The extraordinary voice of Minnie Riperton-Rudolph
Herb Boyd | 11/12/2015, 10:32 a.m.
The South Side of Chicago caught my attention last week with the passing of Rep. Gus Savage. Often during this time of the year, my gaze is also on prominent Scorpios, and Nov. 8 is the birthdate of the late vocalist and composer Minnie Riperton, who was also from the South Side of Chitown.
Noted for her extraordinary vocal range—an effortless operatic five and a half octaves—Riperton had only one big hit, “Lovin’ You,” because her promising career was cut short at 31 by breast cancer. Born in 1947, Minnie Julia Riperton, one of eight children, studied music, drama and dance as a child at Chicago’s Lincoln Center. As a member of the Hyde Park A Cappella Choir, she was often asked to deliver solos. She was a teenage lead singer of the all-girl group Gem when she became affiliated with Chess Records, where she also worked as a secretary and receptionist.
At Chess she began as a backup singer for such notables as Fontella Bass (she was in the background of “Rescue Me”), Chuck Berry, Muddy Waters, Ramsey Lewis, Etta James and Bo Diddley. From 1967 to 1971, Riperton was the lead singer for Rotary Connection, an experimental rock-soul group. The group gained wide recognition after a performance at the first Catholic Rock Mass at the Liturgical Conference National Conference in 1969. (There is one report that she recorded under the name of Andrea Davis and produced a popular local recording of “Lonely Girl.”)
During her tenure with Rotary Connection, Riperton recorded six albums, as well as a number of solo records, including “I Am the Black Gold of the Sun.” While she was performing with Rotary Connection she met Richard Rudolph, a songwriter and producer. They began working together and later married in 1969. Their collaboration led to her first solo album, “Come to My Garden,” which had only moderate success. After relocating to Los Angeles, Riperton-Rudolph became a member of Stevie Wonder’s backup group, Wonderlove.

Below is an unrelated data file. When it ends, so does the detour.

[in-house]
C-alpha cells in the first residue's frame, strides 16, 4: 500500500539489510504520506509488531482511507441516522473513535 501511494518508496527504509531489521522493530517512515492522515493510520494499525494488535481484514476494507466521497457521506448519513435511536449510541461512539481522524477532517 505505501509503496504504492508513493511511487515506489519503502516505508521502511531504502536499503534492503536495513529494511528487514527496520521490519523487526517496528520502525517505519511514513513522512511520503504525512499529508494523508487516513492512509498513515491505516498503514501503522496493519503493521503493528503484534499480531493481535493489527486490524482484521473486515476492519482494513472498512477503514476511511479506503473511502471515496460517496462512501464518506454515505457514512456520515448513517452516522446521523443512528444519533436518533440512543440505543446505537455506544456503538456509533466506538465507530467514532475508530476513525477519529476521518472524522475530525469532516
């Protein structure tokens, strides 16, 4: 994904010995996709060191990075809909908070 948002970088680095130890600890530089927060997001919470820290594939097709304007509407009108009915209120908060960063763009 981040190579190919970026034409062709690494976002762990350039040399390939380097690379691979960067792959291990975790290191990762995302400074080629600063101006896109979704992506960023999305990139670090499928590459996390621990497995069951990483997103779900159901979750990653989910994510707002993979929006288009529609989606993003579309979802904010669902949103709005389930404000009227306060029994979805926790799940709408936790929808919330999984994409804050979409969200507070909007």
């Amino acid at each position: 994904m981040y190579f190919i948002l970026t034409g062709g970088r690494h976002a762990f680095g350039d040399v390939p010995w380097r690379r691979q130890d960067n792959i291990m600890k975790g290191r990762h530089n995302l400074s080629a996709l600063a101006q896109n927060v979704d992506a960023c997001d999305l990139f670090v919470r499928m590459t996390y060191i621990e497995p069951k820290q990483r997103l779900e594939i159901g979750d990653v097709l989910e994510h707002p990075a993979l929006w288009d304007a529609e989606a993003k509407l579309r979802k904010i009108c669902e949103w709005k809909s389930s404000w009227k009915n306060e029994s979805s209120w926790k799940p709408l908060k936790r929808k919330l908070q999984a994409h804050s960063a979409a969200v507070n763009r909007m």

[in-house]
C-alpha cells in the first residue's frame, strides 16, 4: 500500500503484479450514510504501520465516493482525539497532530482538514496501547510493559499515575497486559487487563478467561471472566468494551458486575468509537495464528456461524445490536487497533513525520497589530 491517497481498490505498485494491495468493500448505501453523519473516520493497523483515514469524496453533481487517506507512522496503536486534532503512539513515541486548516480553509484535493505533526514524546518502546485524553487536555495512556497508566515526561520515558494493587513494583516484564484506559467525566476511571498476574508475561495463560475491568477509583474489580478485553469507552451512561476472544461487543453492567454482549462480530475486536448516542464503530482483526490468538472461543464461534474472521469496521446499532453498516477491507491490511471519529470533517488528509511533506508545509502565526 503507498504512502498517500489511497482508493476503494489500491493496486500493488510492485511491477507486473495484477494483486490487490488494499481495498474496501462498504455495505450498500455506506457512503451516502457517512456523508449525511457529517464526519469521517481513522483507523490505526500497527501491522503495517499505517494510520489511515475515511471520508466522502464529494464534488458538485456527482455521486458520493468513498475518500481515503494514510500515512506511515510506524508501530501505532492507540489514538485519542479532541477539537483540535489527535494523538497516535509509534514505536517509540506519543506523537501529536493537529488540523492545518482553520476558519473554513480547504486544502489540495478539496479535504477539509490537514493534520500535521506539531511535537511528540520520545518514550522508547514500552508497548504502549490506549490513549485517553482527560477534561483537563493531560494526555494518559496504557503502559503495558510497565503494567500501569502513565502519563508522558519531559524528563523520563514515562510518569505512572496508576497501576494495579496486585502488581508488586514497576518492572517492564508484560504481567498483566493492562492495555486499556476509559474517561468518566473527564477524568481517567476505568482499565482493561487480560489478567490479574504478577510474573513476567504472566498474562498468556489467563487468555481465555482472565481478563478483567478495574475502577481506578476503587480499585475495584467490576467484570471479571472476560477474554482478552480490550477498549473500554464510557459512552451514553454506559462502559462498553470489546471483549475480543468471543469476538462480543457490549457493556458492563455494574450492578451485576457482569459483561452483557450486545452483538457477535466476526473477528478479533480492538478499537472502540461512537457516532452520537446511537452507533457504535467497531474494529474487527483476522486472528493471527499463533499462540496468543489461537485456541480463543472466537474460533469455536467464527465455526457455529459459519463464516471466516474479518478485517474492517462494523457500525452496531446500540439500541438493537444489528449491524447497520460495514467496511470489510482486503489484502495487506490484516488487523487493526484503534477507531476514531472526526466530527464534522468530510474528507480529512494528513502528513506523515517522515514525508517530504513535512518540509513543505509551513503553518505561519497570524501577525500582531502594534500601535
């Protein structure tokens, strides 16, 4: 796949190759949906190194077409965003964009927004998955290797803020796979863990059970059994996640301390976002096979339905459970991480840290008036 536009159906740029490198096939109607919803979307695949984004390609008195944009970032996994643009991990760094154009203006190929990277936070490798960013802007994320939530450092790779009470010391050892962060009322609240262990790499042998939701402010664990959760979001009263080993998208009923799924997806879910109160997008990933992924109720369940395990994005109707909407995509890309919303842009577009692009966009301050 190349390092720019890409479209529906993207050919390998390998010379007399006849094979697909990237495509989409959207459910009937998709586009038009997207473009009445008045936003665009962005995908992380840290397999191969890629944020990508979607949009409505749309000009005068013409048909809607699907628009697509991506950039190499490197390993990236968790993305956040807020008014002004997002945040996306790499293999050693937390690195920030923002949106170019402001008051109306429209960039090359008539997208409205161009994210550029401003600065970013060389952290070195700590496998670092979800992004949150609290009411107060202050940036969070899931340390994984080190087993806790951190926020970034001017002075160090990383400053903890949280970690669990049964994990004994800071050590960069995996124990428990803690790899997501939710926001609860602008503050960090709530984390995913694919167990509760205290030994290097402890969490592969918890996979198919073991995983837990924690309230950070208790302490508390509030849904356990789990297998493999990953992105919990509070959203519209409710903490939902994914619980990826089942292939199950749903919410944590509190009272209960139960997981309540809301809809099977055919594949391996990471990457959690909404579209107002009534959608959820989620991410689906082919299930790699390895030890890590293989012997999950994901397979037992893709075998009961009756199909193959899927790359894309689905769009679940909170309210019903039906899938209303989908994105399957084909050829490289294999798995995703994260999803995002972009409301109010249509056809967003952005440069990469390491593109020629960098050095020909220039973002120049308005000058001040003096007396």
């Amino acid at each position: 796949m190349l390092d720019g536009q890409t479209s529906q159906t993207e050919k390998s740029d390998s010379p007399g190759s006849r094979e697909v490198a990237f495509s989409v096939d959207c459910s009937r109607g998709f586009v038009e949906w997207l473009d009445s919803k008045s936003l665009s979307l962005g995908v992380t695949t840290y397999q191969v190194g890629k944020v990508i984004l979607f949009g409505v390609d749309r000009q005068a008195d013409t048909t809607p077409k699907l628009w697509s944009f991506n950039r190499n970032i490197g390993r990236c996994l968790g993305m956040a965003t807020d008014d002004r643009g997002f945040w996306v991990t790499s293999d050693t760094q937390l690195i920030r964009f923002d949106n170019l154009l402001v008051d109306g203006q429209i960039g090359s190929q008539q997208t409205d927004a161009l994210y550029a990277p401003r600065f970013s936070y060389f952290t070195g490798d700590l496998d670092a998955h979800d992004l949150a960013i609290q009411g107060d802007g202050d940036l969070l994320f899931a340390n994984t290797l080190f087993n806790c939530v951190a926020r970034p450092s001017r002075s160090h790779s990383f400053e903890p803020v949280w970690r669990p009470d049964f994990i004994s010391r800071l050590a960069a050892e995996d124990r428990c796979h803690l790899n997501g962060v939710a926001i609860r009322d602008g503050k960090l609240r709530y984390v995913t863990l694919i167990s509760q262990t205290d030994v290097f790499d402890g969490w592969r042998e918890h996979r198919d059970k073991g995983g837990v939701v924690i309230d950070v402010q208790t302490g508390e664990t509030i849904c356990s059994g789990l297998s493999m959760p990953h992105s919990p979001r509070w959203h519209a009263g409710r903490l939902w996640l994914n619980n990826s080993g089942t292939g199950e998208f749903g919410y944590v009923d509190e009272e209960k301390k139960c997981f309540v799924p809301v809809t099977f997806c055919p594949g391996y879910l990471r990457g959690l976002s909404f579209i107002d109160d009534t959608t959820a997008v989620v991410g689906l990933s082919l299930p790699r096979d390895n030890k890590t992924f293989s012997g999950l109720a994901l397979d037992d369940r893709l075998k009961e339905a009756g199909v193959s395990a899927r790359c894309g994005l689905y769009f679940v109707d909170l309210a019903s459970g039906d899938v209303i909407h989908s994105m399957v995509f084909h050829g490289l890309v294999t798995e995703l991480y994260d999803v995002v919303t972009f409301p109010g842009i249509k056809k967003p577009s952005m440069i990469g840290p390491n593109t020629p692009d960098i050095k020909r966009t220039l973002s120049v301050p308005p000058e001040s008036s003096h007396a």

When she wasn’t touring with Wonder, she and her husband completed their second album, “Perfect Angel,” with Wonder acting as a co-producer and the composer of the title song. But because Wonder was under contract with Motown, he had to use a pseudonym to avoid detection. He used the name El Toro Negro and the production company was called Scorbu Productions.
“Lovin’ You” was one of the songs on the album and for a year Riperton-Rudolph soared to the top of charts. She often said that she and her husband composed the song, a lullaby, to appease their daughter, Maya, so they could have some uninterrupted time together.
With “Lovin’ You” as the featured song, the album went gold, and a year later, in 1975, she was back in the studio, where she and her crew produced “Adventures in Paradise.” The album, based on an episode in which she was attacked by a lion, gained little traction among her devotees, and it didn’t match the overwhelming popularity of the previous album. However, there was one gem from the collection, “Inside My Love,” which had some resonance with a select audience.